How to encrypt a USB flash drive with GNOME Disks

If you use Linux and need an easy method of encrypting data on your USB drives, GNOME Disks has you covered.

Security is tantamount to keeping your data safe. We jump through all kinds of hoops to ensure that information is secure from prying eyes. From the Linux desktop, there are many ways to make this happen.

I want to walk you through the process of doing just that with the help of the GNOME Disks. Thanks to this very powerful GUI tool, you won't have to work from the command line in order to encrypt USB flash drives that may contain sensitive data.

I will demonstrate how to install the necessary tools and then how to encrypt a USB drive, using only GNOME Disks. I will work with the Elementary OS distribution, but the encryption process is the same using any distribution that GNOME Disks can be installed on.

SEE: Encryption policy (Tech Pro Research)


First, you must install two tools. To do this, open a terminal window and issue the command:

sudo apt-get install gnome-disk-utility cryptsetup -y

Once that command completes, you are ready to work.

Encrypting the USB drive

Plug a USB drive into your machine, and then open the GNOME Disks from the desktop menu. When the tool opens, locate and select the USB drive in question (Figure A).

Figure A

Figure A

The USB drive has been selected.

If the drive in question is mounted, you'll see a square icon under the Volumes section. If you see that, click the square to unmount the drive. Once it is unmounted, click on the gears icon. From the pop-up menu (Figure B), select Format Partition.

Figure B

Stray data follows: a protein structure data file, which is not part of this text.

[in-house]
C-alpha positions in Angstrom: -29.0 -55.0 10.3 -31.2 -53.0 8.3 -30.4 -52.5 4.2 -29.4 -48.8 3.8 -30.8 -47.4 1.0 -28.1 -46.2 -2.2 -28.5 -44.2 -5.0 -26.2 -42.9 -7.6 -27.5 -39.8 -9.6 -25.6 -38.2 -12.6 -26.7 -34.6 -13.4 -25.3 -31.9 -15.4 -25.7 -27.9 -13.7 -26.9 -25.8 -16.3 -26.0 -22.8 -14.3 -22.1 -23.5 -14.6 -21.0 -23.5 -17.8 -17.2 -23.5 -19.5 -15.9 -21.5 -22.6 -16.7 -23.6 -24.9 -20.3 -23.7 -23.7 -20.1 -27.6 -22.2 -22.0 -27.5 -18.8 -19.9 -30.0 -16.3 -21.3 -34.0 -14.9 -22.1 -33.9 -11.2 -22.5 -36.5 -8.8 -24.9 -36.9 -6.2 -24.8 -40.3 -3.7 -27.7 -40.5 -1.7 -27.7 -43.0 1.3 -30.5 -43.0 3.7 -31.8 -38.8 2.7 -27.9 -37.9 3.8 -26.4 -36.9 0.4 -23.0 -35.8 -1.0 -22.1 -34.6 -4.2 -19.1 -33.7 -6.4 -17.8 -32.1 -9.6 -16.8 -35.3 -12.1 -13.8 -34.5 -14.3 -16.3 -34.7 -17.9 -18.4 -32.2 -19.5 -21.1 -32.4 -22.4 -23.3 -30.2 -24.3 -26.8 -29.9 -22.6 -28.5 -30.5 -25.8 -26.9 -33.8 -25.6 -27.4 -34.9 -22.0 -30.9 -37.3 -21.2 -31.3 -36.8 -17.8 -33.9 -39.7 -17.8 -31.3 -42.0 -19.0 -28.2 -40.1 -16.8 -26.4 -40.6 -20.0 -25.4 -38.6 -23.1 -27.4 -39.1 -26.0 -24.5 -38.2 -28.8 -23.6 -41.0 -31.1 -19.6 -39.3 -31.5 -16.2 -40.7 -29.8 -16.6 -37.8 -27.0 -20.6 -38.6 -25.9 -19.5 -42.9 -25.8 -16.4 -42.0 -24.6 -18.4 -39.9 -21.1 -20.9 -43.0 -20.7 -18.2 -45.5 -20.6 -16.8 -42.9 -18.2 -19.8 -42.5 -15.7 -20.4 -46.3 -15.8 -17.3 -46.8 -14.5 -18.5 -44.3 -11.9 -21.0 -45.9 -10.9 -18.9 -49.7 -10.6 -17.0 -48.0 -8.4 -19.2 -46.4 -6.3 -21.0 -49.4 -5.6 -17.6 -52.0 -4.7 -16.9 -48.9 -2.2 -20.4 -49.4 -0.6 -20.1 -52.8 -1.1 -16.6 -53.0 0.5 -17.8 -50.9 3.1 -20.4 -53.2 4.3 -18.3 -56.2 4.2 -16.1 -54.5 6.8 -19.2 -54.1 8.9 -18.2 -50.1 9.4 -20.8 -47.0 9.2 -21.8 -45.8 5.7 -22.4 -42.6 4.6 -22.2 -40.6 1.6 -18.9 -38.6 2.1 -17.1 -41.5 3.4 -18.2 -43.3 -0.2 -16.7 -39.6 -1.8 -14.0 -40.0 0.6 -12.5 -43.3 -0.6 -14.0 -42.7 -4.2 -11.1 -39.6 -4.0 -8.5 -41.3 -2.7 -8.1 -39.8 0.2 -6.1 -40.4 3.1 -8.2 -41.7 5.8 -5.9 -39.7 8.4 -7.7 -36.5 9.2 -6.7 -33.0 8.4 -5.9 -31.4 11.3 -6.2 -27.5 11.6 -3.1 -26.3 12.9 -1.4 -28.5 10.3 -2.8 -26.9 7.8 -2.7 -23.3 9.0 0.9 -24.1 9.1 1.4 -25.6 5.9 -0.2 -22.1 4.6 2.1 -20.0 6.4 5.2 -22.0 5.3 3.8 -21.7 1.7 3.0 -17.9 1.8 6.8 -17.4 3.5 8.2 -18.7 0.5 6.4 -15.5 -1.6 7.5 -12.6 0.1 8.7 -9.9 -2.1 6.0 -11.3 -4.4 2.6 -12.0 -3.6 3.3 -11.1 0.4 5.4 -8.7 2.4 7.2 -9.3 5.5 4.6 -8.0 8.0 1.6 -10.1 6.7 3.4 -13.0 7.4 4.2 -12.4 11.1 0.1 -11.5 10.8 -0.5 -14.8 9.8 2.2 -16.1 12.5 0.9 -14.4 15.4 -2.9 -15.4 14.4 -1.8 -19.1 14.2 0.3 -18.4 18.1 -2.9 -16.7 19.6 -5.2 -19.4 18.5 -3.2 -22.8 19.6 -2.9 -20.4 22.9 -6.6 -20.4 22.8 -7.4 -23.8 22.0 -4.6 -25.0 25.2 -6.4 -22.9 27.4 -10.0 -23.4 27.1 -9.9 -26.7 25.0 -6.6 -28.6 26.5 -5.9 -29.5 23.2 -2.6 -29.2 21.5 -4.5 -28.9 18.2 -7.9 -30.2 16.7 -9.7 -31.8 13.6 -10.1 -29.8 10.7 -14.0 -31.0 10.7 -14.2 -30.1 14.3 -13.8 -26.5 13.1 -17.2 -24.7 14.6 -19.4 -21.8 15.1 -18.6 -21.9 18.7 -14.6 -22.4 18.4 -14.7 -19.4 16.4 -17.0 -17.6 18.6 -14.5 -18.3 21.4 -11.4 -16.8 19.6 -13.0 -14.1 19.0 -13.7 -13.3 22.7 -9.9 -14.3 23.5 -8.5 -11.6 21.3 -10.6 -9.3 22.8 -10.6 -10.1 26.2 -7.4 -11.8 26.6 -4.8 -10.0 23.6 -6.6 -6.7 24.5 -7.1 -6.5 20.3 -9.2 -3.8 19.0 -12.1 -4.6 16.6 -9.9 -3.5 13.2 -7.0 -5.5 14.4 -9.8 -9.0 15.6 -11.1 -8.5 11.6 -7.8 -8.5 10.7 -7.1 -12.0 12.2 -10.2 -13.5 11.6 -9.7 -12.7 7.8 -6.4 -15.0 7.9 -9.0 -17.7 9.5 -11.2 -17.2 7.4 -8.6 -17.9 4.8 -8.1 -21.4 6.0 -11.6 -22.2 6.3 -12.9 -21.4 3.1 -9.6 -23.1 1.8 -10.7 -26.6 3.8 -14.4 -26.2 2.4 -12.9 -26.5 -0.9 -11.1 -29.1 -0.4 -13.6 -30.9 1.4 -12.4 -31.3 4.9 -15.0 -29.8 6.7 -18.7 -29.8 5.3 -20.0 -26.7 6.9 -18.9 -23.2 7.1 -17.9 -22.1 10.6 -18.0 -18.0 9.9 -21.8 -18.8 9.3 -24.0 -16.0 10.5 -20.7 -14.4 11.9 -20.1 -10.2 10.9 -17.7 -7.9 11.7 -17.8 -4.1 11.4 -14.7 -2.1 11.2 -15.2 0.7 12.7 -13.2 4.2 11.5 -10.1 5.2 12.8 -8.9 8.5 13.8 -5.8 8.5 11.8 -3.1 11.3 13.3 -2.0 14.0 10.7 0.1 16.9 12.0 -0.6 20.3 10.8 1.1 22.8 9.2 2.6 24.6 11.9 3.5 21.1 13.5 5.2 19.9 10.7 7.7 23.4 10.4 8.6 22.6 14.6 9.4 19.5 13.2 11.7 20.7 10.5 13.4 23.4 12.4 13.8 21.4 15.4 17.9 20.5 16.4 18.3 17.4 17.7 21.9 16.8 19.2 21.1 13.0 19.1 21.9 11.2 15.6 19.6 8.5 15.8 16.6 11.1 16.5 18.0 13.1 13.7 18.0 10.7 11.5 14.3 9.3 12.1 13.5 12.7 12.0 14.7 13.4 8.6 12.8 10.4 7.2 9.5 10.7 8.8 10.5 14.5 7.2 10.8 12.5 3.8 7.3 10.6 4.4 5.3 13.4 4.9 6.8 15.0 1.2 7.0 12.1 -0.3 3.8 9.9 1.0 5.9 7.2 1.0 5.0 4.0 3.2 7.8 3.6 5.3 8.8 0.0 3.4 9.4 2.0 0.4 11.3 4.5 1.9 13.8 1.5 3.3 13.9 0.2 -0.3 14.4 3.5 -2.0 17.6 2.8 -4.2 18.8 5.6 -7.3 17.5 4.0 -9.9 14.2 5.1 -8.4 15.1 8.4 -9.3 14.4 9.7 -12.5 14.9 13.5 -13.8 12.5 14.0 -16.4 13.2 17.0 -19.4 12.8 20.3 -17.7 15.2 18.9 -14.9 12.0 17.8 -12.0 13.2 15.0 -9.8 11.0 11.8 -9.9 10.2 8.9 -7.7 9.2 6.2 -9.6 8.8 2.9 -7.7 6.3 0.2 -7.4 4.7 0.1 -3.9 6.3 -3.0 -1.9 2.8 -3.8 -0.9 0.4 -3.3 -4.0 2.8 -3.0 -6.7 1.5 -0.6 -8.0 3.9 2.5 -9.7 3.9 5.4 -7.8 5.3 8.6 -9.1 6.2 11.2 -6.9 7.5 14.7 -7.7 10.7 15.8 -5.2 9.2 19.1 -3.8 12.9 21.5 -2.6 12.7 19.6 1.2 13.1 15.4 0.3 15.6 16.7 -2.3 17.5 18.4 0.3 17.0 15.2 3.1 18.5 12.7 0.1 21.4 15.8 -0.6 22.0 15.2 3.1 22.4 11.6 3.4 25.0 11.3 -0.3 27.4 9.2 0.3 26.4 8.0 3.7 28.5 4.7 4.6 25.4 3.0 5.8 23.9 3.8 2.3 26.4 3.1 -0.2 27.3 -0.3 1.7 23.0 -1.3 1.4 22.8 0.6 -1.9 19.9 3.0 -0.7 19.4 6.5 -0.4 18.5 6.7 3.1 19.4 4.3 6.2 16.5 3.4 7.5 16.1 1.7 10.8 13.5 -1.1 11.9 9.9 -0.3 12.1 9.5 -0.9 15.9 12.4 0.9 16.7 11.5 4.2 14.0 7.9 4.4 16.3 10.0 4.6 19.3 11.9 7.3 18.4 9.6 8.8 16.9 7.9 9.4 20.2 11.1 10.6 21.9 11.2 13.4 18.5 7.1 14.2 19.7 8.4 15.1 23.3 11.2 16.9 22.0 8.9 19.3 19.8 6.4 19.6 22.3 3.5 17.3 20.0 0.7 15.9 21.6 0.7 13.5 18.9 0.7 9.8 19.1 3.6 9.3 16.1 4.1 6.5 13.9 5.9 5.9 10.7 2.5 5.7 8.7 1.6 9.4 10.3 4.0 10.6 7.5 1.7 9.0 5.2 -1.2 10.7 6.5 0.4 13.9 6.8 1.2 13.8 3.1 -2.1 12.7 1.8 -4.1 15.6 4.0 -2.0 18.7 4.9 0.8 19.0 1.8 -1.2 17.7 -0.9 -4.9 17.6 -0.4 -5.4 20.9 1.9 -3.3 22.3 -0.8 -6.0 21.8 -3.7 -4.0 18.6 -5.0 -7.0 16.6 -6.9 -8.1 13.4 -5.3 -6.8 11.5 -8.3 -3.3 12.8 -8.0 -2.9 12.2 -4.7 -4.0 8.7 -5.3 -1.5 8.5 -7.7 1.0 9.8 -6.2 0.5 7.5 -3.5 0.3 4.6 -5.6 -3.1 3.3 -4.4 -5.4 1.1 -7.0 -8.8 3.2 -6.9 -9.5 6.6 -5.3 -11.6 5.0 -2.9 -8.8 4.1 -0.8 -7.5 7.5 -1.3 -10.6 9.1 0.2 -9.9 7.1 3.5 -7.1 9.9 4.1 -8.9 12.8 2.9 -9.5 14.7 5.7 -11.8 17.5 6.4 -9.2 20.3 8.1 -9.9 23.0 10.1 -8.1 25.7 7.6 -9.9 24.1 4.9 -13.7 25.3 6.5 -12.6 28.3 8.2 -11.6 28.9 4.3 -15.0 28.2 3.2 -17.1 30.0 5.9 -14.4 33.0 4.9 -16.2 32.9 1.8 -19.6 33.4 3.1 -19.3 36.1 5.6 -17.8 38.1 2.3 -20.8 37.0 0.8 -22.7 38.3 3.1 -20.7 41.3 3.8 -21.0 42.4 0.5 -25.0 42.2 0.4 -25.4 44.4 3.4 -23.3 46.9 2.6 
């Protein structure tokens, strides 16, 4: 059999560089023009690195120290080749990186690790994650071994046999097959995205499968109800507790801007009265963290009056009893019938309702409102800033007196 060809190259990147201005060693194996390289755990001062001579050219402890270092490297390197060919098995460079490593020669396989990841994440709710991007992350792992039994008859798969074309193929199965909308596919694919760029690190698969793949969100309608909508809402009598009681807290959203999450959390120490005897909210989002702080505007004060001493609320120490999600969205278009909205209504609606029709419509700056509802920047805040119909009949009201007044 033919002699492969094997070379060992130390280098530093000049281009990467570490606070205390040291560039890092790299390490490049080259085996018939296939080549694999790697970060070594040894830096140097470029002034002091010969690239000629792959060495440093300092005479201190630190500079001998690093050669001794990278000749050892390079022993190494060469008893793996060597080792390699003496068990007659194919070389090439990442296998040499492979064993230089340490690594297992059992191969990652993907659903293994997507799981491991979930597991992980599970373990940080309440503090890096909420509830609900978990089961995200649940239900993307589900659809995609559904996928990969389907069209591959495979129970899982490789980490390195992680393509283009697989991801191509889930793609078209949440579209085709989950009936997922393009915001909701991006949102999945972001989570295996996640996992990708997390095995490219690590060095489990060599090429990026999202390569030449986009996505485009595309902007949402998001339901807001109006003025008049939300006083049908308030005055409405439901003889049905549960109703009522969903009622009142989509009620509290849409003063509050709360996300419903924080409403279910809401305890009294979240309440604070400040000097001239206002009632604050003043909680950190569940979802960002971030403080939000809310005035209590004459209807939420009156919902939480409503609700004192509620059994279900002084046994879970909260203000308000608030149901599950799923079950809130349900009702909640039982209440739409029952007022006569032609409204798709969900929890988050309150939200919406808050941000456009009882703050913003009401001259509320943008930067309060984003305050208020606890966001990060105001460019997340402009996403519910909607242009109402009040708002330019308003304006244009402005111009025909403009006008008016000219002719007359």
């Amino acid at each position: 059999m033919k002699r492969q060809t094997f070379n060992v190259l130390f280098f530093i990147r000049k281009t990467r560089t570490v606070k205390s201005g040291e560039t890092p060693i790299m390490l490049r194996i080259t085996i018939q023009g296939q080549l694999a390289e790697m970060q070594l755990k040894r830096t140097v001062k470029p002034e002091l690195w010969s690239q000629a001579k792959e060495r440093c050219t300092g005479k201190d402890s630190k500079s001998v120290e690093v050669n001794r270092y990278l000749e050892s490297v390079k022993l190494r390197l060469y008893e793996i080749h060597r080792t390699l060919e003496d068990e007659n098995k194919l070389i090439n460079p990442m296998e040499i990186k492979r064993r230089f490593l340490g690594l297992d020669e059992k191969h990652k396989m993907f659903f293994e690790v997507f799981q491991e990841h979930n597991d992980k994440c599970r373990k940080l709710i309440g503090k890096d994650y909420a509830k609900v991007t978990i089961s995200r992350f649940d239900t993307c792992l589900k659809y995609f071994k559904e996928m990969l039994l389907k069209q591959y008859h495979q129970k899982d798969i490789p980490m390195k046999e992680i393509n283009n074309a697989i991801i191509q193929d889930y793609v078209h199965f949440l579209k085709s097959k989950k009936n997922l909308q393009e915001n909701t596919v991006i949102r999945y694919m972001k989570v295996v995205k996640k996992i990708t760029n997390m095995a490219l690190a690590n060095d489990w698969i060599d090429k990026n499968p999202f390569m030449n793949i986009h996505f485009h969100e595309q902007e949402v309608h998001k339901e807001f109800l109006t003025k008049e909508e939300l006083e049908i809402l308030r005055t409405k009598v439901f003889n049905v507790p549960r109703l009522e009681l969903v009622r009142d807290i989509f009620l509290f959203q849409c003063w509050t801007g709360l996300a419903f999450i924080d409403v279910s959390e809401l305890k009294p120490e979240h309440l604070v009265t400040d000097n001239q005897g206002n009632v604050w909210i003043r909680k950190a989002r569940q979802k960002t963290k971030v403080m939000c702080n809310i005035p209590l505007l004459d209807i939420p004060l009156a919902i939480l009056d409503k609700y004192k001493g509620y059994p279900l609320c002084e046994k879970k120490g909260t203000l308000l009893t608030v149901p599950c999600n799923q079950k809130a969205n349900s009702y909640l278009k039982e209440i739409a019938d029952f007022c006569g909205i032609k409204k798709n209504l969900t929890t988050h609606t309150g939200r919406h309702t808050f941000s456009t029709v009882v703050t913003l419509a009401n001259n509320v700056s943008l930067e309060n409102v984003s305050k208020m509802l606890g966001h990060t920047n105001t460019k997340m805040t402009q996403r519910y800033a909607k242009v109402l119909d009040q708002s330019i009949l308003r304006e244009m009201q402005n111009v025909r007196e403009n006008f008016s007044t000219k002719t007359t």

Figure B

The GNOME Disks Utility format menu.

In the resulting window (Figure C), you'll want to configure the options as needed, however, make sure to select Encrypted from the Type drop-down, and type/confirm the passphrase to be used for the encryption.

Figure C

Figure C

Configuring the encrypted drive.

Once you've taken care of the configuration, click the Format button. You will then be asked to verify that you want to continue with the process (Figure D).

Figure D

Figure D

Confirming the encryption.

Click Format and the encryption will begin.

When the process completes, you can then remove the drive. The next time you plug it into the system, you will be required to enter the passphrase you created during the encryption. Without that passphrase, the drive will not mount, and the data cannot be accessed.

Simplified USB encryption

You won't find an easier method of encrypting a USB drive on Linux. Thanks to GNOME Disks, anyone can enjoy the security of encrypting their flash drives on Linux. Give this a try and see if it doesn't make securing your USB data significantly easier.

Also see

About Jack Wallen

Jack Wallen is an award-winning writer for TechRepublic and He’s an avid promoter of open source and the voice of The Android Expert. For more news about Jack Wallen, visit his website

Editor's Picks

Free Newsletters, In your Inbox